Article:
Firefighters choose far-left activist as leader

A far-left activist has been elected the leader of Britain's 52,000 firefighters, prompting management fears of fresh conflict with the Government.

Andy Gilchrist, the incumbent general secretary of the Fire Brigades Union (FBU) was heavily defeated in what was seen as a referendum on his handling of last year's fire dispute.

The new leader of the union is Matt Wrack, who attracted the backing of a wide range of militants, including Trotskyites, because of his opposition to the deal which ended the long and bitter dispute.

Mr Wrack, who was elected assistant general secretary of the union in February, secured 12,883 votes, or 63.9 per cent of the total, while Mr Gilchrist, leader of the union for five years, received 7,259, or 36. 1 per cent of the votes.

Senior managers expressed their concern over the election of Mr Wrack whom they believe will lead the union into a fresh bout of industrial action.

Moderate FBU members argued that a new strategy of militancy would be welcomed by New Labour hawks in the Government as an opportunity to undermine or even destroy the union. Supporters of the new general secretary contend that only a strong, united front, with industrial action as an option, will enable firefighters to protect their wages and conditions.

Mr Wrack, 42, was an outspoken critic of Mr Gilchrist towards the end of a series of strikes last year during whichelderly Green Goddess fire engines, manned by army personnel, were deployed.

Born in Manchester, Mr Wrack joined the FBU in London in 1983. He has been an official of the union for 21 years, building a power base within the left-wing London branches.

After the result Mr Wrack called on members to show "unity and strength of purpose'' over the issues facing the union. "I'm now looking forward to rolling up my sleeves and getting down to the task,'' he said.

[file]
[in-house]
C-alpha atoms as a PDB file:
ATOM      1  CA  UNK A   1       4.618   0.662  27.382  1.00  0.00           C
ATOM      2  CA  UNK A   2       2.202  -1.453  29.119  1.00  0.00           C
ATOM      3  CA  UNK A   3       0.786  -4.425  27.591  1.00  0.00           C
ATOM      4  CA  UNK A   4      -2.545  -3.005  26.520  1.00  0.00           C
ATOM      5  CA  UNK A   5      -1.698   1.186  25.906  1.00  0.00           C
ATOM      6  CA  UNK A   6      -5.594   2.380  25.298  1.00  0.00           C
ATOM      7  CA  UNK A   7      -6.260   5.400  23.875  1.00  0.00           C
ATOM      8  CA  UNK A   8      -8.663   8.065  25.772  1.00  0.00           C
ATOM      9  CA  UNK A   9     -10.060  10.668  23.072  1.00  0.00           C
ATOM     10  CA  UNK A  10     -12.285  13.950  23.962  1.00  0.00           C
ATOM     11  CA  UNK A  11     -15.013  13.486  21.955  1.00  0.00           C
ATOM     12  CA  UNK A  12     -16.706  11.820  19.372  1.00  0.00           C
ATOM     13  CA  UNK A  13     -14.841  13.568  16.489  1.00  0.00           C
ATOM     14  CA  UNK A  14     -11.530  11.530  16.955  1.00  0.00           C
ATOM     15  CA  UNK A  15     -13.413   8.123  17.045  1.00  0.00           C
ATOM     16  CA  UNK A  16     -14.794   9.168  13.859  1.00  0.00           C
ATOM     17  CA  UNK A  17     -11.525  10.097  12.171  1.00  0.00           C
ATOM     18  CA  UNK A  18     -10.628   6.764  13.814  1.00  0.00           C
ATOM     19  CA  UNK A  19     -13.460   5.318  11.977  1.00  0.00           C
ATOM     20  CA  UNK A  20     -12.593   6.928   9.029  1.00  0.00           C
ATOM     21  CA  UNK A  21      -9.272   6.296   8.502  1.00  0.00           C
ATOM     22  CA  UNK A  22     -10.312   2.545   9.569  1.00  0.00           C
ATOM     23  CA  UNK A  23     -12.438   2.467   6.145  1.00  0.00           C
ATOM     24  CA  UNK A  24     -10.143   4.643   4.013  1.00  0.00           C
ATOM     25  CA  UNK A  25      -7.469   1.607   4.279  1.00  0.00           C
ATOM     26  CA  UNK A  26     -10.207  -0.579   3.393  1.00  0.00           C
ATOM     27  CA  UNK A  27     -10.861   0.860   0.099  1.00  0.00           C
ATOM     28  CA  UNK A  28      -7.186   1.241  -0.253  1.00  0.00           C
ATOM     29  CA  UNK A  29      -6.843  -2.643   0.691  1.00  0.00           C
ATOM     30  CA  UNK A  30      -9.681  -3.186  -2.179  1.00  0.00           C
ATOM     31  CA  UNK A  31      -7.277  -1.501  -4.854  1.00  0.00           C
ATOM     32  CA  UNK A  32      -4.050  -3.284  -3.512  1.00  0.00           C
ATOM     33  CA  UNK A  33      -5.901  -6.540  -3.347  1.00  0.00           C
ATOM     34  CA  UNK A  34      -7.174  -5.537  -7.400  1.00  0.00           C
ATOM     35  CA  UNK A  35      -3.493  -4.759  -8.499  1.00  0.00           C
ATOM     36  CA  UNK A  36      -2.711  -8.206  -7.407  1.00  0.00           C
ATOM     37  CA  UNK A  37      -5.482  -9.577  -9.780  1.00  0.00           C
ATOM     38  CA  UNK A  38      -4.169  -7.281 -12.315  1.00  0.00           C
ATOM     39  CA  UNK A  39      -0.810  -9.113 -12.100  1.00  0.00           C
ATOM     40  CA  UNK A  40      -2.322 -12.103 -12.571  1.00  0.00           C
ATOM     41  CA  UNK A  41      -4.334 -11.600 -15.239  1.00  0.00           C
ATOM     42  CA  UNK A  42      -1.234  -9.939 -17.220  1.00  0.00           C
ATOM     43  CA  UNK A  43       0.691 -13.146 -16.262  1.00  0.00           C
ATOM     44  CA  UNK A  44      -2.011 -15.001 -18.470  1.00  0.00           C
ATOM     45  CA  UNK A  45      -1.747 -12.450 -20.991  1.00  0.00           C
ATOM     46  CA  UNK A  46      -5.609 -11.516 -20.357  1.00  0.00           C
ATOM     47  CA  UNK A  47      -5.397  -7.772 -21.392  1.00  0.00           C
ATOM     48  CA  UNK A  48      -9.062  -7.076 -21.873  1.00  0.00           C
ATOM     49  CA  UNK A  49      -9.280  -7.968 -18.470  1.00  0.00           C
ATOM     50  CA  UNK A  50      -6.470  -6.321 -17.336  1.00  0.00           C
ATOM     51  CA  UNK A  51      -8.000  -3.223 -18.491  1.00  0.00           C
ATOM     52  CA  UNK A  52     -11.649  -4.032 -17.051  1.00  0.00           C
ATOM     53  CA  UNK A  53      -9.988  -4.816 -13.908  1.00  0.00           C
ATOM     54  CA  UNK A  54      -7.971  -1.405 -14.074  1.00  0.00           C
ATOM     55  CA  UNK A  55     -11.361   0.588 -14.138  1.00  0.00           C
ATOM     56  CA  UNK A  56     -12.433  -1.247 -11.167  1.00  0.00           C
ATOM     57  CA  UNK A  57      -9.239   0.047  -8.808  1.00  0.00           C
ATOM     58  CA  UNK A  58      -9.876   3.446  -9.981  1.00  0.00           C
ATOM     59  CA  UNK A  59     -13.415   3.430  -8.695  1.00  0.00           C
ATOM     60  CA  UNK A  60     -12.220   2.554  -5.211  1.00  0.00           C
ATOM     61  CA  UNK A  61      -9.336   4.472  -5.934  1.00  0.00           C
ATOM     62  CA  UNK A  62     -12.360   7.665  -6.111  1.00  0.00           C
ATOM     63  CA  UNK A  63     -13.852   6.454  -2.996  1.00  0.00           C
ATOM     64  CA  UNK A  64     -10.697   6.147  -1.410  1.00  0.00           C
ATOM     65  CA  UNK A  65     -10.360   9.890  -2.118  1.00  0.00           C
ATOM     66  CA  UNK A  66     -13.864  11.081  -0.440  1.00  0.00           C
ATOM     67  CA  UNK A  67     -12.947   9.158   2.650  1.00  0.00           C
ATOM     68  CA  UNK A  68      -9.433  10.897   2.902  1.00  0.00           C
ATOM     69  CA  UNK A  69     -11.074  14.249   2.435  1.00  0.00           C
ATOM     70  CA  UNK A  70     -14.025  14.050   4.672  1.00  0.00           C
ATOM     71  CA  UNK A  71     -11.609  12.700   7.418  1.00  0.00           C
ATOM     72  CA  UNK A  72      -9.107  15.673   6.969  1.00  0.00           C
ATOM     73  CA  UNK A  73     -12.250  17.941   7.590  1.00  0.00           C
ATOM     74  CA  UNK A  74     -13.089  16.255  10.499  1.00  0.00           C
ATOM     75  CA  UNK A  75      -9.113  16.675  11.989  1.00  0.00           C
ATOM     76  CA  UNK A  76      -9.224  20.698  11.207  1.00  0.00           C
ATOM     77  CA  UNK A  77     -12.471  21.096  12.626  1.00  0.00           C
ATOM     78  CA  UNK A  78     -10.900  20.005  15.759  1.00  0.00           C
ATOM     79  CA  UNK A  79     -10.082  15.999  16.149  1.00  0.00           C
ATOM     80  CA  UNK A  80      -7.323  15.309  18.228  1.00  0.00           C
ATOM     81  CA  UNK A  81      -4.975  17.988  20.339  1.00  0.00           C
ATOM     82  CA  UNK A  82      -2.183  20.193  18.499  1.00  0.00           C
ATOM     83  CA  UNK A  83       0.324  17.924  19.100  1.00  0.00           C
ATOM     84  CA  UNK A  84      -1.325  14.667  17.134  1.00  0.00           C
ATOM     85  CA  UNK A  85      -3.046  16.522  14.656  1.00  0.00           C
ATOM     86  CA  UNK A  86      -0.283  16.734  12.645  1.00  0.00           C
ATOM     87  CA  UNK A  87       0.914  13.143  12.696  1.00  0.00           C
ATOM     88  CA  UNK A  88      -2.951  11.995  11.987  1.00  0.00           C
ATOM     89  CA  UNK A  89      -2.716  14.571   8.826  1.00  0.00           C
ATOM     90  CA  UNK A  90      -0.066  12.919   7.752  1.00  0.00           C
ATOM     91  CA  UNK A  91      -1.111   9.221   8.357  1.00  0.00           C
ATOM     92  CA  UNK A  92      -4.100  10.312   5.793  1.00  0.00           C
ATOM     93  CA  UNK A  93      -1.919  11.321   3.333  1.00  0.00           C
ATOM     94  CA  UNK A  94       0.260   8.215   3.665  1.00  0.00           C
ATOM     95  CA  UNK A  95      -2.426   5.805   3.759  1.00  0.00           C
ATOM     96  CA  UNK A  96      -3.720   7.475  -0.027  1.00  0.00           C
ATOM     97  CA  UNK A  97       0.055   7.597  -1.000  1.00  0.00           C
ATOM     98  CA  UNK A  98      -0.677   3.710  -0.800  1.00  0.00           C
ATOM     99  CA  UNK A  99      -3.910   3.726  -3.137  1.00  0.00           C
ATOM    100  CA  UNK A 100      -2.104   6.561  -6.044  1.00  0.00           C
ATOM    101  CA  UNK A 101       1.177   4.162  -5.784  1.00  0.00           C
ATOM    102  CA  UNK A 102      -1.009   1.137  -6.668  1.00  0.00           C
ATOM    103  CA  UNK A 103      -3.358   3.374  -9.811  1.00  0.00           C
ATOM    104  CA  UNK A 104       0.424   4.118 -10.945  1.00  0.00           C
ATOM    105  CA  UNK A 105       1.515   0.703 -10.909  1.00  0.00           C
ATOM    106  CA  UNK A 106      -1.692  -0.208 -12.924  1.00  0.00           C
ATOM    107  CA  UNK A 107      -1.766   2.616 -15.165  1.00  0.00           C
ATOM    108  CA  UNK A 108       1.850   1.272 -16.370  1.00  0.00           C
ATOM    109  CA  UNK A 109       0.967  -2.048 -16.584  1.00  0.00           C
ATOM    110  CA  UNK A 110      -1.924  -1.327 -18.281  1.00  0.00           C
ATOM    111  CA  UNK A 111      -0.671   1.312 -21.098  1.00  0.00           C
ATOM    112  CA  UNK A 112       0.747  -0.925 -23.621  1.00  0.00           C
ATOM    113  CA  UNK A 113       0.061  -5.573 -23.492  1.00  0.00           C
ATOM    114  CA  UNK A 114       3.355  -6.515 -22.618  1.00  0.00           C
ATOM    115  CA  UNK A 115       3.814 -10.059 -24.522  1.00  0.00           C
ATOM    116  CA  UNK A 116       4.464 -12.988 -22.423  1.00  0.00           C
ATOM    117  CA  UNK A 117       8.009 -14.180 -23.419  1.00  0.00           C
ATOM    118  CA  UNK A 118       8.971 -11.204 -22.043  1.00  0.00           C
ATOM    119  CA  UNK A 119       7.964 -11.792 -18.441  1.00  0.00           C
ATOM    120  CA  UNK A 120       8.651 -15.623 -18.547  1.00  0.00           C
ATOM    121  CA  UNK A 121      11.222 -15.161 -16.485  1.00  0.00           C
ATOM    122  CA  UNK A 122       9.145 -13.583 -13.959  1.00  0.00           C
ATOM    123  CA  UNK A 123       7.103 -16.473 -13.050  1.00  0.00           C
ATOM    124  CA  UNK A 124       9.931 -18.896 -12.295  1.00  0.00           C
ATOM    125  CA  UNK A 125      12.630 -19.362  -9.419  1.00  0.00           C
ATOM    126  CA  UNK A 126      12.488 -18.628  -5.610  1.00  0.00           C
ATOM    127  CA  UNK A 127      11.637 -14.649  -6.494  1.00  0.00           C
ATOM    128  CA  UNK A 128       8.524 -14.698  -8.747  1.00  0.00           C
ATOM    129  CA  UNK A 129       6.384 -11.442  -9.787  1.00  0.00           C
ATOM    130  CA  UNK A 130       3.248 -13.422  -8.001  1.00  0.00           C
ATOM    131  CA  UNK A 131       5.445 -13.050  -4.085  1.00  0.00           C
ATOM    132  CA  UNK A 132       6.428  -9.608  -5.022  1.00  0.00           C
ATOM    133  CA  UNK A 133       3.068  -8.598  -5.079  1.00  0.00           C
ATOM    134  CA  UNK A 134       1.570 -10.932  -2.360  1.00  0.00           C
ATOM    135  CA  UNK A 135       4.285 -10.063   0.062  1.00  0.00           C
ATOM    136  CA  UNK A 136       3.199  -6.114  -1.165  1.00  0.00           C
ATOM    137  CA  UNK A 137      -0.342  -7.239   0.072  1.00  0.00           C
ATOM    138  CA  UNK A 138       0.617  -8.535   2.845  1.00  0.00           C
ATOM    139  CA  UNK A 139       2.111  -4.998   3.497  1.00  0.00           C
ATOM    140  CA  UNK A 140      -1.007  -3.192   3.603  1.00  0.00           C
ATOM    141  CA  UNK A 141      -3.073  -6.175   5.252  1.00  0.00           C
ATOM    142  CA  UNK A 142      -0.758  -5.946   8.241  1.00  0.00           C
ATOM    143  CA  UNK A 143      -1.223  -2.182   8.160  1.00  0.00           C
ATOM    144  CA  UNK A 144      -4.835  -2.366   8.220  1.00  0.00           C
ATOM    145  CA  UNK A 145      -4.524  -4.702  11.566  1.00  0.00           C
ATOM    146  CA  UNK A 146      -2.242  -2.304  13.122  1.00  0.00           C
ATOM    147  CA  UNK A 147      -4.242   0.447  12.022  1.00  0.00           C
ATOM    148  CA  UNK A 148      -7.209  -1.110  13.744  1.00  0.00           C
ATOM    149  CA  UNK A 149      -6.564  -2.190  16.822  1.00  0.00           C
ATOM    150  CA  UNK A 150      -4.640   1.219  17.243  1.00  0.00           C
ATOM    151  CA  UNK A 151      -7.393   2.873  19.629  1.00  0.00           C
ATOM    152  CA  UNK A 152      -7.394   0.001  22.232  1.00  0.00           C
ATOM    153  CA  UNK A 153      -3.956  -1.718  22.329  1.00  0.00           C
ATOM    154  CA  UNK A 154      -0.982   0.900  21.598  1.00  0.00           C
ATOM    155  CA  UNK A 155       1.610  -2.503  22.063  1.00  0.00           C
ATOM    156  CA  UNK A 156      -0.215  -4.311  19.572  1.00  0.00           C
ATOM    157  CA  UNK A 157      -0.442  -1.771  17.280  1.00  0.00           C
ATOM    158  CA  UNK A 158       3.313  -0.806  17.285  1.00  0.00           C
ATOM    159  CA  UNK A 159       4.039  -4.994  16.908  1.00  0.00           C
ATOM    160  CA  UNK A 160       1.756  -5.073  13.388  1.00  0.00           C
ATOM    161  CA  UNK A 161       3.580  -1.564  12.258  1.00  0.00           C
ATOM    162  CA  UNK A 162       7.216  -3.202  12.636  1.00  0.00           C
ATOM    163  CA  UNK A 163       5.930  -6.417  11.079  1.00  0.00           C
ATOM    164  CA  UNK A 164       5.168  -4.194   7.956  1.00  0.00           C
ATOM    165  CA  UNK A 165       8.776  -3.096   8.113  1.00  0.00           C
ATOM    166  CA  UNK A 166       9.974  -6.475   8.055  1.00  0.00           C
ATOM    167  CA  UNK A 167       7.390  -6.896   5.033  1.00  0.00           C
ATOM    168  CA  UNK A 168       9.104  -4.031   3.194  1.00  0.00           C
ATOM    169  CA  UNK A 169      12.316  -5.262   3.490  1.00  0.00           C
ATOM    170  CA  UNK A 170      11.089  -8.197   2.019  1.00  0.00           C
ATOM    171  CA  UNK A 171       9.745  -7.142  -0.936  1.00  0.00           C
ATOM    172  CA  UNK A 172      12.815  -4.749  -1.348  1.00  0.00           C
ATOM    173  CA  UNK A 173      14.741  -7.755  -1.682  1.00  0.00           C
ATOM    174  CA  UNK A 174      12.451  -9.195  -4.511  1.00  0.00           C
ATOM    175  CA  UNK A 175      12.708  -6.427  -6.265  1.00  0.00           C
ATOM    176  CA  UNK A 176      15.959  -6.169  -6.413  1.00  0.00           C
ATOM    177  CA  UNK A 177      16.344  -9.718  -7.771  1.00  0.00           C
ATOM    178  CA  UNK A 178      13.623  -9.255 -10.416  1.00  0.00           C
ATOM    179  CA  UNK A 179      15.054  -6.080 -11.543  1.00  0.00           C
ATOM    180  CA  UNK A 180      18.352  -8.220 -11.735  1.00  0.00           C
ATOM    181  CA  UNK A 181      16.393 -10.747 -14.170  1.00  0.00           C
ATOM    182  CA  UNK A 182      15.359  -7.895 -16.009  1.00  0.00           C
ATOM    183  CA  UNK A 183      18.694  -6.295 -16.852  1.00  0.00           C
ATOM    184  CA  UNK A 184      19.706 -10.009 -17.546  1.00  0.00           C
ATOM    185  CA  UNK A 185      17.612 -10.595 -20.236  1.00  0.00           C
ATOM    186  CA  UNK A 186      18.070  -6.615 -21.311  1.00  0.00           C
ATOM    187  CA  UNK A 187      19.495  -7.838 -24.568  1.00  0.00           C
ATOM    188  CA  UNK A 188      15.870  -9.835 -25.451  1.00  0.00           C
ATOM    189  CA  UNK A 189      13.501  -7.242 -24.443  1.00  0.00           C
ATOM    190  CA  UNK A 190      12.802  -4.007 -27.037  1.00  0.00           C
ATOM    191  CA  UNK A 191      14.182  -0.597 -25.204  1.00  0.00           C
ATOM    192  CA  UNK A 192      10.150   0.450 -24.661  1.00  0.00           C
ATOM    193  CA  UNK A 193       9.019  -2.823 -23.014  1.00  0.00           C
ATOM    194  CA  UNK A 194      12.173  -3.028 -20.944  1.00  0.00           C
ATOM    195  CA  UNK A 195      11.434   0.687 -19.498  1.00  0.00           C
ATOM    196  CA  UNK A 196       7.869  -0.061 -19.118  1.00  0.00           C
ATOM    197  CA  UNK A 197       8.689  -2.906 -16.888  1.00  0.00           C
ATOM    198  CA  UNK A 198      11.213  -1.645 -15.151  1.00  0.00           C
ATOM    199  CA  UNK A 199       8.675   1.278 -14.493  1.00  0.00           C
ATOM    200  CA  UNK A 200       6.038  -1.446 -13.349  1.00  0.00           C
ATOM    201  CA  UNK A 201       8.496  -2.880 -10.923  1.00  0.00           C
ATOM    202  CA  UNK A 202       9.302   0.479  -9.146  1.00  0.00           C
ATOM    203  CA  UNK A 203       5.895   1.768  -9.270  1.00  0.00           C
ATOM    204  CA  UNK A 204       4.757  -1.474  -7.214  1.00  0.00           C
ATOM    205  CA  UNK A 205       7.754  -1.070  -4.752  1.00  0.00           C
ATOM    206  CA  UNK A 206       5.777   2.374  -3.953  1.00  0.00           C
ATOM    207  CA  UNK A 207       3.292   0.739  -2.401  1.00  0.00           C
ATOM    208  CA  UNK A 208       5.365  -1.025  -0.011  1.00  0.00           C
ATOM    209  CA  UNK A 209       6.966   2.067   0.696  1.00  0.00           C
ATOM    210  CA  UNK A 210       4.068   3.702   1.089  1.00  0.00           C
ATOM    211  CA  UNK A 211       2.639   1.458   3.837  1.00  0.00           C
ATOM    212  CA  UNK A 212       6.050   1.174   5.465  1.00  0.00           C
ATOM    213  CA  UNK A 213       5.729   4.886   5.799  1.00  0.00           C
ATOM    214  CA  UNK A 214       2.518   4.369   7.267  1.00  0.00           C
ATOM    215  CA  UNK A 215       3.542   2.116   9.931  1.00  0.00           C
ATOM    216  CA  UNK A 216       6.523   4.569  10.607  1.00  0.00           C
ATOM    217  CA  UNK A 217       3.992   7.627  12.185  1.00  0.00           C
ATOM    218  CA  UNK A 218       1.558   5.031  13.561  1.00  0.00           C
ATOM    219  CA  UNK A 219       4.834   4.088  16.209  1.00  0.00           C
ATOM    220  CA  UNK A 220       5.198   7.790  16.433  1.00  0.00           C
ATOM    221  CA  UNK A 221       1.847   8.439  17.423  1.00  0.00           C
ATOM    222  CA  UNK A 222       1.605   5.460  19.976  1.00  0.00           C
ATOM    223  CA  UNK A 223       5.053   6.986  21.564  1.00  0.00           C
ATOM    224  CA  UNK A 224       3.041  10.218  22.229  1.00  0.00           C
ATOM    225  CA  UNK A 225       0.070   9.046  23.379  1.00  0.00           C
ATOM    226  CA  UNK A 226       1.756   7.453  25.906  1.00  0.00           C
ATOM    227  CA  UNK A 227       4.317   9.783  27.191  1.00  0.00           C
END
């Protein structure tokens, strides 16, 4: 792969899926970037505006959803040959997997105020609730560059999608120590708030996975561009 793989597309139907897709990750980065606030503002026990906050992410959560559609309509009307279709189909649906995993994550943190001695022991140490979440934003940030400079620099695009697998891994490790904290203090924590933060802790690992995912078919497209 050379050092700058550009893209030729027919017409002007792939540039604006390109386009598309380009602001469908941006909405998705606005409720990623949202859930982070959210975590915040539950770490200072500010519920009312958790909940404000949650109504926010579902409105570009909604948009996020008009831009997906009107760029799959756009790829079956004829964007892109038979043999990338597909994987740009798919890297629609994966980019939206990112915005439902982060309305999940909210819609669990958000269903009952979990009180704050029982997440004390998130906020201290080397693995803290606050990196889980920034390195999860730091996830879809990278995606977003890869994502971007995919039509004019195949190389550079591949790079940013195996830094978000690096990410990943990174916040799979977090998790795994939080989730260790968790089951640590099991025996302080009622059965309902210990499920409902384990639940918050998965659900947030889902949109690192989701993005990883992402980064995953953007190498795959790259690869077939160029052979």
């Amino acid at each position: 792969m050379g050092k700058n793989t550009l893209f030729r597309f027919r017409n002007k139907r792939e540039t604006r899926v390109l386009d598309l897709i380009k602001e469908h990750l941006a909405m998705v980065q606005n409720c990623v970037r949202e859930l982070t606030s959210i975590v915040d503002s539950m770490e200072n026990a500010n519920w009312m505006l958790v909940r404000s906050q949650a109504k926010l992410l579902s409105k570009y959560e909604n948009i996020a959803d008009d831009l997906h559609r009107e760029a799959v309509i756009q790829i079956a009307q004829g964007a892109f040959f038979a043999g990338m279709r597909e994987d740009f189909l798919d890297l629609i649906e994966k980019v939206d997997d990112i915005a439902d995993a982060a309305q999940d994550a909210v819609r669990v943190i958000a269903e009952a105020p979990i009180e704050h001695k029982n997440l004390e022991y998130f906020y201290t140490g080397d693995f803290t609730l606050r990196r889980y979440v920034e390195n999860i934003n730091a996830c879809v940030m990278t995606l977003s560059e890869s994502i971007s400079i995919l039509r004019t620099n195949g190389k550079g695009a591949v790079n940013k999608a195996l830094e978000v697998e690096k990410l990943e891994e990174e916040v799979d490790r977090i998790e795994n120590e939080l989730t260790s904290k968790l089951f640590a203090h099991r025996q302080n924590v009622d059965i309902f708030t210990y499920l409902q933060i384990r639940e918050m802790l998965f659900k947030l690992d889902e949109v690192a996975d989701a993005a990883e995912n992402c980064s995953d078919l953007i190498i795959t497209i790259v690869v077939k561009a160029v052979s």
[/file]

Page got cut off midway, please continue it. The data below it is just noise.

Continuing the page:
The new FBU general secretary was bitterly opposed to the deal which ended last year's dispute and involved a 16 per cent pay increase over three years. He also opposed the productivity concessions the union conceded in order to arrive at a compromise with management. The FBU had demanded a 40 per cent pay increase "without strings'' which would have put a qualified fire-fighter on £30,000 a year.

Although fire authorities ostensibly had the freedom to negotiate a settlement with the union, in reality it was known that New Labour loyalists in government and their allies sometimes intervened in negotiations to block settlements with which they disagreed.

Apart from an occasionally obstructive attitude by ministers, Mr Gilchrist and his family also faced harassment by the right-wing press and revelations about his private life.

Mr Gilchrist congratulated the new FBU secretary and urged members to unite to face the challenges ahead.

Until last year's industrial action, firefighters pay had been tied to the top 25 per cent male, manual earnings. Mr Gilchrist argued that the job of the firefighter had become more technical and that the pay formula no longer reflected the training required to become a qualified firefighter.

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